Corinthian Pool Corp. v. National Northeast Corp., 492 F. Supp. 928 (D.N.H. 1980)

U.S. District Court for the District of New Hampshire - 492 F. Supp. 928 (D.N.H. 1980)
June 26, 1980

492 F. Supp. 928 (1980)

CORINTHIAN POOL CORPORATION
v.
NATIONAL NORTHEAST CORP. et al.

No. C79-382-L.

United States District Court, D. New Hampshire.

June 26, 1980.

David C. Engel, Exeter, N.H., for plaintiff, Corinthian Pool.

Matthias Reynolds, Manchester, N.H., for defendants, Northeast Corp. and Royce Aluminum.

 
ORDER ON MOTION TO STAY

LOUGHLIN, District Judge.

On December 7, 1979, National Northeast Corp. (defendant in this action), hereinafter called National brought suit against Corinthian *929 Pool Corp. (plaintiff in this action), (hereinafter called Corinthian) in Lawrence, Massachusetts District Court. On December 19, 1979, Corinthian filed a complaint against National in Federal District Court for the District of New Hampshire. The Massachusetts state court action was brought by National to recover $45,532.51 in allegedly unpaid bills from Corinthian. Corinthian has filed a counterclaim in the state court which is basically the same claim alleged in this court: Corinthian claims that National sold defective merchandise to Corinthian allegedly causing loss of business and other costs and expenses.

National has moved for a stay of proceedings in federal court, so that the "first-filed" case may proceed.

Corinthian has challenged the motion to stay, charging that they will suffer irreparable harm if forced to go to trial in state court, since: 1. they are not entitled to a jury trial in Lawrence District Court; 2. their powers of discovery are curtailed by the confines of the Massachusetts boundaries; and 3. their ability to require the attendance of witnesses beyond state lines under the subpoena power available under the rules of the District Courts of Massachusetts would be non-existent.

These contentions are largely unfounded. In an affidavit filed in this court by the assistant clerk of the Essex County Superior Court, it is stated that if the case were transferred to the Superior Court, they could have a trial by jury by October 31, 1980.

Mass.Gen.Laws Anno. Ch. 231 ยง 104 states.

 
Any other party [such as this plaintiff] . . . may, provided that the amount of the claim against such other party . . . exceeds seven thousand five hundred dollars, file in the district court in which the action is pending a claim of trial by the superior court . . .
 
Removal of a case under this section shall remove any default and vacate any judgment entered thereon for failure to plead or otherwise defend in the district court, excepting cases in which the ad damnum does not exceed seven thousand five hundred dollars.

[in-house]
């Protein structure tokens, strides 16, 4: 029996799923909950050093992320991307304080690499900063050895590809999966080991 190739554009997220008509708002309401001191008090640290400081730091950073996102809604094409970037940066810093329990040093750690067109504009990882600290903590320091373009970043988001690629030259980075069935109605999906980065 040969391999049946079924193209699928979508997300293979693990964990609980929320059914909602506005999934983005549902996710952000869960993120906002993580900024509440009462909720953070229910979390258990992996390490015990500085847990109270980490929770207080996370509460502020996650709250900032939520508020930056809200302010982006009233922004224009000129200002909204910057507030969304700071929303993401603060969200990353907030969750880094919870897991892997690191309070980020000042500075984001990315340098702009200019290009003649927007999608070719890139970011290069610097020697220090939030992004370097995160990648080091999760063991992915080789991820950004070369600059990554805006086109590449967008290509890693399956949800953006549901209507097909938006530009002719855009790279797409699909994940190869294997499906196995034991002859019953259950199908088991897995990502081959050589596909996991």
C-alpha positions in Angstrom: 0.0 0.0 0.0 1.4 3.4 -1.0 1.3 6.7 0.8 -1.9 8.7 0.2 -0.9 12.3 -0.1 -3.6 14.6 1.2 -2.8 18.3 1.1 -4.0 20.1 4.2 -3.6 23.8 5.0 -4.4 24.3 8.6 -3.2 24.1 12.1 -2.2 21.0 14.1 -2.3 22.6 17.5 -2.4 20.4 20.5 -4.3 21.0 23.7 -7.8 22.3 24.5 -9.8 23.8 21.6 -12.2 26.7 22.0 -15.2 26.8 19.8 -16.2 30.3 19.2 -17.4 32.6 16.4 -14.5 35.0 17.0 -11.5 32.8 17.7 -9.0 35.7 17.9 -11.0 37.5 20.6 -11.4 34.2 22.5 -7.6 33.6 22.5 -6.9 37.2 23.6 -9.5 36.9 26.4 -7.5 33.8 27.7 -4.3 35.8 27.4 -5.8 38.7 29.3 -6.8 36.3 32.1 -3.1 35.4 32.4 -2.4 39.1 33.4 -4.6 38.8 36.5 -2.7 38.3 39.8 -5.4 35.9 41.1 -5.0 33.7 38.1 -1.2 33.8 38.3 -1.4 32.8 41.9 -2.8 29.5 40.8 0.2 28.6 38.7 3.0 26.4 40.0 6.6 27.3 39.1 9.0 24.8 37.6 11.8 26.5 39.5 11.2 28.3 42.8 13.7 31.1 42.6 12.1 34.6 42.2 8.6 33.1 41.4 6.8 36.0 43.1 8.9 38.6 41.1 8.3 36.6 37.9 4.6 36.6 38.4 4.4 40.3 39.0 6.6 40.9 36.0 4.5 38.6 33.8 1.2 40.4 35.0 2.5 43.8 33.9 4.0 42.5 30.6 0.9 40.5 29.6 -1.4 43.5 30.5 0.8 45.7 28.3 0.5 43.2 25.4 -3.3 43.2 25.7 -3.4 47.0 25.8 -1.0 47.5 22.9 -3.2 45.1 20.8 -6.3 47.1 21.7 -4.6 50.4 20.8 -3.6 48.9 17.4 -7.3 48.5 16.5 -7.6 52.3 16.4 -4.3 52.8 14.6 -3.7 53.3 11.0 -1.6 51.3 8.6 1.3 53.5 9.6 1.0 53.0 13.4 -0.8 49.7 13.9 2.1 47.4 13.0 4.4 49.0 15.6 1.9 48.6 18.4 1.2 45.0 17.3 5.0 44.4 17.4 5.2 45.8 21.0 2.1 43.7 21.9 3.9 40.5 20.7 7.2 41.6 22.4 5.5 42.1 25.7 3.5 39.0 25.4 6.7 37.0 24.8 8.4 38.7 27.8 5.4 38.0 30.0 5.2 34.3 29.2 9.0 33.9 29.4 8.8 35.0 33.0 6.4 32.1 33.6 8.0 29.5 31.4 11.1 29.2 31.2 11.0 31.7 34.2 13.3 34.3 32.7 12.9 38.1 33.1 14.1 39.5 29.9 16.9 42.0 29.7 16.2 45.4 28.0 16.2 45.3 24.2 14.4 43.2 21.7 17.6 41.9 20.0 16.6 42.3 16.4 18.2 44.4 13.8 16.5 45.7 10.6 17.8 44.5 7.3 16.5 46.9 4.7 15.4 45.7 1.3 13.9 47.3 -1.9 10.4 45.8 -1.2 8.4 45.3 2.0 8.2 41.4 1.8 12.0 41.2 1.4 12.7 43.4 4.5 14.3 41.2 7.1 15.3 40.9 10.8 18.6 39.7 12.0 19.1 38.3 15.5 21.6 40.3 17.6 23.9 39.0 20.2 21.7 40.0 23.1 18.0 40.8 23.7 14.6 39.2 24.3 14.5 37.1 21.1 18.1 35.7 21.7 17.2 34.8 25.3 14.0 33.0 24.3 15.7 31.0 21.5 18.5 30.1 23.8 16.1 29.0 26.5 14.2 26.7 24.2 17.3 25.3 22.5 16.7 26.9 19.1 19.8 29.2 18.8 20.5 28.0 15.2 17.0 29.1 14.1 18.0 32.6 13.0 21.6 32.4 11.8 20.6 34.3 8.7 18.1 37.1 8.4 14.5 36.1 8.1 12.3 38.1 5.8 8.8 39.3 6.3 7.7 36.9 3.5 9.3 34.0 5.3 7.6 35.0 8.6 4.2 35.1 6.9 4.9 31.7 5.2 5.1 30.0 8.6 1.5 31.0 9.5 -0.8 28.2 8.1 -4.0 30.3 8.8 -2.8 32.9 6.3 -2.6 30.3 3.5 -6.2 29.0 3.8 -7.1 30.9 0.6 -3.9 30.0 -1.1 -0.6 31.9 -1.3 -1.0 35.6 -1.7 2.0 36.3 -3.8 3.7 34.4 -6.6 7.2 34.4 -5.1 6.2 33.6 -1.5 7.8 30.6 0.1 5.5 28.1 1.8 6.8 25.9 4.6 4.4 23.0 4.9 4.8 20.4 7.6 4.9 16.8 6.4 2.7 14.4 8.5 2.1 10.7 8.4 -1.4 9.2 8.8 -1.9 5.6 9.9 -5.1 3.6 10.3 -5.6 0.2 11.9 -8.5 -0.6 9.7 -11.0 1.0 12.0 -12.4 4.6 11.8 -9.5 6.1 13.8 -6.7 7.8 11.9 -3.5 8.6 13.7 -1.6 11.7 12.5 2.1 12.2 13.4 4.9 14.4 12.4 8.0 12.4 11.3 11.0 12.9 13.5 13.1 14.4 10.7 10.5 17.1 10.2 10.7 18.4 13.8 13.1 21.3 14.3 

Plaintiff's second and third contentions are likewise without merit, since the Massachusetts Rules of Civil Procedure are very similar to the Fed. Rules of Civil Procedure, thus allowing the same discovery methods that would normally be available in this court.

Royce Aluminum Corporation is also a Massachusetts corporation and can be made a party in the Massachusetts litigation.

Reference is made to Taunton Gardens Co. v. Hills, 557 F.2d 877, 879 (1st Cir. 1977).

Landis v. North American Co., 299 U.S. 248, 57 S. Ct. 163, 81 L. Ed. 153 (1936) established that.

 
. . . as a question of power, the district court had discretion to stay this suit pending resolution of another which, "even if it should not dispose of all the questions involved, would certainly narrow the issues in the pending cas[e] and assist in the determination of the questions of law involved". 299 U.S. at 253-54, 57 S. Ct. at 165. While there is a heavy burden on the party requesting a stay to justify requiring "a litigant in one cause . . . to stand aside while a litigant in another settles the rule of law that will define the rights of both", there is also considerable discretion in the district court to weigh the competing interests.

In this case unlike Taunton Gardens Co. v. Hills, supra, with the exception of Royce Aluminum Corporation all parties are privy to both suits and the issues are practically the same. Eventually, in all likelihood, Royce Aluminum Corporation will become a litigant in Massachusetts.

Chintala v. Diamond Reo Trucks, Inc., 393 F. Supp. 1392 (Eastern District, Pa.1975) succinctly at page 1393 sets out key issues which should be explored and weighed.

 
1. considerations of comity,
 
2. promotion of judicial efficiency,
 
3. adequacy and extent of relief available in the alternative forum,
 
*930 4. identity of the parties and of the issues in both actions,
 
5. likelihood of prompt disposition in the alternative forum,
 
6. convenience of the parties, counsel, and witnesses, and
 
7. possible prejudice to a party as a result of the stay.

In view of all the facts presented to this court, it is the opinion and order of this court that the motion to stay be granted.

SO ORDERED.